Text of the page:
PCB for train logic board ordered. Those for the PLC have arrived and I will get a couple built up and fixed to the base board. I have chosen a 5 amp H bridge ( mc33886PVWR2 ) for the train board as overkill perhaps but no harm in being conservative.
I am ordering some enameled copper wire for winding an inductive pickup for the train. I have a loop and board for the track side but have to get sub 10 mm clearance between the train and track coils…
As an experiment it would be interesting to have a number of loops under the track, detect the train position using reed switches and a PLC to activate each loop as the train passes overhead. Winding dozens of coils may be tedious but having charging along the track as well as at stations, signals, halts and passing loops may enable the use of super caps rather than lipo batteries.
Is this a “cost is no issue” kind of thing or a “this is going to charge suuuuper fast” kind of thing?
This is an “is it an interesting thing to do” kind of thing. Cost is as issue but in a one-off is not important. I am not interested in speed but fast charge that a capacitor could provide (unless I have it wrong) could allow me to power the train with frequent top-up and discharging around the track.
Yes, if you’re looking to do fast charge, I would think a supercap is the way to do it!
A new PCB and a pile of components. Brilliant. Apart from a few solder bridges on the atmel chip that I sorted quite quickly all went smoothly… Until… Capacitor size on board 12:06 bag of caps … 08:05. “%£&”^%"&!!! so near. The 22pf oscillator caps are I guess very important so I will have to wait. So many learning opportunities.
No chance of bodging the 0805s into the 1206 spot? I think that should be possible with bit of extra solder (which I know because I’m often in the same spot)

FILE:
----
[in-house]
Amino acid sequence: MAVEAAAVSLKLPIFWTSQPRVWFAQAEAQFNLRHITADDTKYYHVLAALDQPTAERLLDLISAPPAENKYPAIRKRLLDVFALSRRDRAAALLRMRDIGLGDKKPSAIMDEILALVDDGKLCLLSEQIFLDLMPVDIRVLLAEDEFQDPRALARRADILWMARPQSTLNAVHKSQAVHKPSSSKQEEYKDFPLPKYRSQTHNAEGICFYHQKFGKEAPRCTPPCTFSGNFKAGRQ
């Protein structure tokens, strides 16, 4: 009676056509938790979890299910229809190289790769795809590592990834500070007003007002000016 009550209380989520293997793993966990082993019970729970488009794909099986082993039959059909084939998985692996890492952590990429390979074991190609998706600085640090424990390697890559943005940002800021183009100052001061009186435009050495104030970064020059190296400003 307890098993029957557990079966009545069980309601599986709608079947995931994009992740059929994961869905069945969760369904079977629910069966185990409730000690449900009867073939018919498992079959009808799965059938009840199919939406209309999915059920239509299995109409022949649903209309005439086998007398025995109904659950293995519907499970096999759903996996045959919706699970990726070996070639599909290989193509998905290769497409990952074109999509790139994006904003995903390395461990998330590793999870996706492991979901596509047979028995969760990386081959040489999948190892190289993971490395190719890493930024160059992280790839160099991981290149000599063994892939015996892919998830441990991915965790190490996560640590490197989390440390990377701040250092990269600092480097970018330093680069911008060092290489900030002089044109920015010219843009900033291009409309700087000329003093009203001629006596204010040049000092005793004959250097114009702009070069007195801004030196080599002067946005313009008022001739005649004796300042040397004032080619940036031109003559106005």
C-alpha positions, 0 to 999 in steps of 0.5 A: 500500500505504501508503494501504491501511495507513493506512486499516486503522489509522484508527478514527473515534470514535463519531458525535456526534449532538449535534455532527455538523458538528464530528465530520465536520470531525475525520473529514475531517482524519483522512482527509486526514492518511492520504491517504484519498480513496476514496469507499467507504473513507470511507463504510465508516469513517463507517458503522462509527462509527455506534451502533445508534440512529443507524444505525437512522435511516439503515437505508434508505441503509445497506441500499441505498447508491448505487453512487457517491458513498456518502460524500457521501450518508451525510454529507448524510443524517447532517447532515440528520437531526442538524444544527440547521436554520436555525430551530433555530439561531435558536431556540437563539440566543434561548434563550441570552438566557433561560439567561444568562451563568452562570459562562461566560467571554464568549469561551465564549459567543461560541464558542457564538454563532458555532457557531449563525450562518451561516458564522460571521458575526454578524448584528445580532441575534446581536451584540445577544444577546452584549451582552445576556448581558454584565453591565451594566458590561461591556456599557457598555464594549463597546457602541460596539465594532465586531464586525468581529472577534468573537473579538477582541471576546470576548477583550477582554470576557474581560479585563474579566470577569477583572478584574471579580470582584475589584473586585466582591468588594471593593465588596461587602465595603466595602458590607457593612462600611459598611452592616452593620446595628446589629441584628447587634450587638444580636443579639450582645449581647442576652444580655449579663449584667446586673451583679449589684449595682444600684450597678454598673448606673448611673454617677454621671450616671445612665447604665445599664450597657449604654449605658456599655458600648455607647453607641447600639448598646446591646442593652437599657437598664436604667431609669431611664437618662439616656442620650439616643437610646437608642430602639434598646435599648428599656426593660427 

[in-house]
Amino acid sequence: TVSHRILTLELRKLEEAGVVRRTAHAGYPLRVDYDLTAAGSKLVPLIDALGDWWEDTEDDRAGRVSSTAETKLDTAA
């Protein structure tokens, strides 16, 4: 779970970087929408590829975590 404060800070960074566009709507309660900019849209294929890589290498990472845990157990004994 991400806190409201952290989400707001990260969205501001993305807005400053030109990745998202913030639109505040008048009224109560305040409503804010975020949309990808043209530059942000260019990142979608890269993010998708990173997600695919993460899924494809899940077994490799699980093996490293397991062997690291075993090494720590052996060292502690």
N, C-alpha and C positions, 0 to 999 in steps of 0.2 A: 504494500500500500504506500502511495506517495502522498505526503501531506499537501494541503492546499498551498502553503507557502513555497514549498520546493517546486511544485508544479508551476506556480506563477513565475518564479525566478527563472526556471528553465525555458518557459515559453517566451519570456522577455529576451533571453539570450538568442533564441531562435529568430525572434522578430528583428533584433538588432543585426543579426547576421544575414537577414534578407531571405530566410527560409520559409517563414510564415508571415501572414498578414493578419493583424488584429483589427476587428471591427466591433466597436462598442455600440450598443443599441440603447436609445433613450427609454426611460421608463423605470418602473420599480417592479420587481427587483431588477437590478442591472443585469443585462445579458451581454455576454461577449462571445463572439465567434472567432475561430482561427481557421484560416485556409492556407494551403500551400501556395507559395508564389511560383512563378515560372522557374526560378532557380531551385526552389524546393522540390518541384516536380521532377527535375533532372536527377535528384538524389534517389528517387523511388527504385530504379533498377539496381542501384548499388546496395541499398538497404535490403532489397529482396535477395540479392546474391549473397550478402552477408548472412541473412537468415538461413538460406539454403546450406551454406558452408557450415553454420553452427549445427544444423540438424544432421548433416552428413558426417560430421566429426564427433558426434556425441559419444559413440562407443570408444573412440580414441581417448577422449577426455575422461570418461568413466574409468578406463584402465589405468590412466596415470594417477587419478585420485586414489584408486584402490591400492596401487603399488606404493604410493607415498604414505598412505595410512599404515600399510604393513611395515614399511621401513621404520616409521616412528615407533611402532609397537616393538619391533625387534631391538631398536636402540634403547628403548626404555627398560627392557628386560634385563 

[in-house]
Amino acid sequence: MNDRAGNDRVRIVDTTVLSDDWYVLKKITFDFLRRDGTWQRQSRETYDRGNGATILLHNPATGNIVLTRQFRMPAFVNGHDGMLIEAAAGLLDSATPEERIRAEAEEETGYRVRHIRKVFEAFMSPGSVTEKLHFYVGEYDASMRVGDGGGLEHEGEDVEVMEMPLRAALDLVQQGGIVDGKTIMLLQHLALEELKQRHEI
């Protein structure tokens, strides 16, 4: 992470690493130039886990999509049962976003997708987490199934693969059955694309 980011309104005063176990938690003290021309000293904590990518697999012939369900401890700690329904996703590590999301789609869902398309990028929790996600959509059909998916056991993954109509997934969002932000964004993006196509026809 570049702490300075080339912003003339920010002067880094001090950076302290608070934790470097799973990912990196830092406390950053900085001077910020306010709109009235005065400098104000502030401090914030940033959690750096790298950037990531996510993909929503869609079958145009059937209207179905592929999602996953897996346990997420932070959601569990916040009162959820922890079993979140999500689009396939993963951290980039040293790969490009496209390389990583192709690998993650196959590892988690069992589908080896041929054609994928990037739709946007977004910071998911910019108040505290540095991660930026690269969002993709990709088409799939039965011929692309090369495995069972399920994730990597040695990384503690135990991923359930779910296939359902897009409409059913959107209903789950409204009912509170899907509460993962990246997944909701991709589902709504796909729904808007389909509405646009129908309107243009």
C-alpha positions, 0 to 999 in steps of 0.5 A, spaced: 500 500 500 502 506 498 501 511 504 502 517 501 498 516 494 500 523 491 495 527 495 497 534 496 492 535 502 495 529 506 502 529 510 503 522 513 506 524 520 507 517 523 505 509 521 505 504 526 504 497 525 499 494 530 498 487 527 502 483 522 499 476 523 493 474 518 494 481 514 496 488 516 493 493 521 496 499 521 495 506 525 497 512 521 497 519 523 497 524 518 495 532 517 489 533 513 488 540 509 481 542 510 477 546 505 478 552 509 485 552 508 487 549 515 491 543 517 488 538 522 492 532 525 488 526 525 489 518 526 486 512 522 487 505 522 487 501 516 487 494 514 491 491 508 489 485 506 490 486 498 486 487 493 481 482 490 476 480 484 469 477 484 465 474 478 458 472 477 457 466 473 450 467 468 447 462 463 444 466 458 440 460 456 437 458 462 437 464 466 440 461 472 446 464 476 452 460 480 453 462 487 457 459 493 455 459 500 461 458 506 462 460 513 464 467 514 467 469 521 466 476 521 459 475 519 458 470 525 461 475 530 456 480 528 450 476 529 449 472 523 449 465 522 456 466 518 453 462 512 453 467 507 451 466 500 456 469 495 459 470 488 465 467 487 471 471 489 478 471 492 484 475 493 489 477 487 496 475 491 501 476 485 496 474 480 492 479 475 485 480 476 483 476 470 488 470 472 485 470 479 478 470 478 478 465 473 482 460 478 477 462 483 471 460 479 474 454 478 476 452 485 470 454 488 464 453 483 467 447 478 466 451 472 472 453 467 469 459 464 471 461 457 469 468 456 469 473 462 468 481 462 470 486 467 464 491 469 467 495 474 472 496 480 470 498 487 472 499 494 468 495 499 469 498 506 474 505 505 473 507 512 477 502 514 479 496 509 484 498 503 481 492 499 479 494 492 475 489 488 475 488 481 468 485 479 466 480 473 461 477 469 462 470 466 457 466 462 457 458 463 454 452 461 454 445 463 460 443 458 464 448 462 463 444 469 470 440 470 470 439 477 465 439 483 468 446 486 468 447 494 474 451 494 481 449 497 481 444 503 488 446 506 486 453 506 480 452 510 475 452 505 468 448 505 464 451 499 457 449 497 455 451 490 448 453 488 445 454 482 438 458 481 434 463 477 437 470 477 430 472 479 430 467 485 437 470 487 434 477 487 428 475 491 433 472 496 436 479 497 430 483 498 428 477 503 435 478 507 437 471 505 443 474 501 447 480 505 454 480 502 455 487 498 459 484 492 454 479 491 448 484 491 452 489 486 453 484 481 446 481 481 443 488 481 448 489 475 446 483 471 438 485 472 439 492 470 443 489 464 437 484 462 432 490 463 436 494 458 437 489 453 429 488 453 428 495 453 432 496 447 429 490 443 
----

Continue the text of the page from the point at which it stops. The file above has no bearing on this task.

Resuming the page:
Yes but there are tracks between the pads. Not sure I want to risk it. I have ordered parts for the train logic board so added the caps onto that order. Should be about three days. I will start drilling the box to take the PLC and sorting external connectors.
Cool, whatever you’re comfortable with, but this is a common bodge that I would recommend trying at some point. The track should be ok as long as there is soldermask on top of it .
OK. Super caps. First thought is current limiting during charge.
Also what will the voltage profile be for a moving train over the inductive loops? I will experiment with this first. So waiting for the wire to arrive.
Ahh a nice little bug with kicad and the auto-router. Everything seems fine until an earth ground-plane is used. Then the auto-router assumes that anywhere on the bottom of the board that is not a pad or track is a ground-plane. This leaves vias hanging as isolated islands rather than actual earth connections. Add to this that the ground-plane often has little islands that are isolated and everything is covered by a thick, barely translucent solder mask then finding missing connections gets even messier.
Lesson two is last min changes to the silk screening needs to be double checked to prevent mistakes.
This where I find the 3D view a real help. Most, if not all, of my silk screen issues have been picked up with that view.
True but I tend to see what I expect to see not what is actually there.
OK it needs some tidying up but is getting there.
Beware consistency re ‘GND’ and ‘Earth’. They are not the same and will produce two unconnected nets if you are not careful. Most components are now SMD with the exception of parts that I have a large stock of. Four protected input channels are now implemented using R/C and BAV99s. The numbering is deliberate.
The old board is now working after two small wire mods and lots of swearing. Atmel Studio 6.2 and AVRISP-U from kanda.com is a combination that is reliable. The arduino dev environment with USBtinyISP is clunky and has problems recognising the particular flavour of atmega I am using. An IDE is supposed to help not get in the way.
PCB delivery lead times are terrible, component purchasing either from Farnell or Rapid has too many ‘extras’. This is actually quite frustrating.
So a glacial build is actually progressing even though most of the learning is in getting kicad footprints sorted, ploughing through Atmel Studio and finding a combination of tools etc that actually work.
Next step is to dismantle the second hand train and clean up the motor that is arching all over the place. It looks like it has spent the last 25 years in a swamp.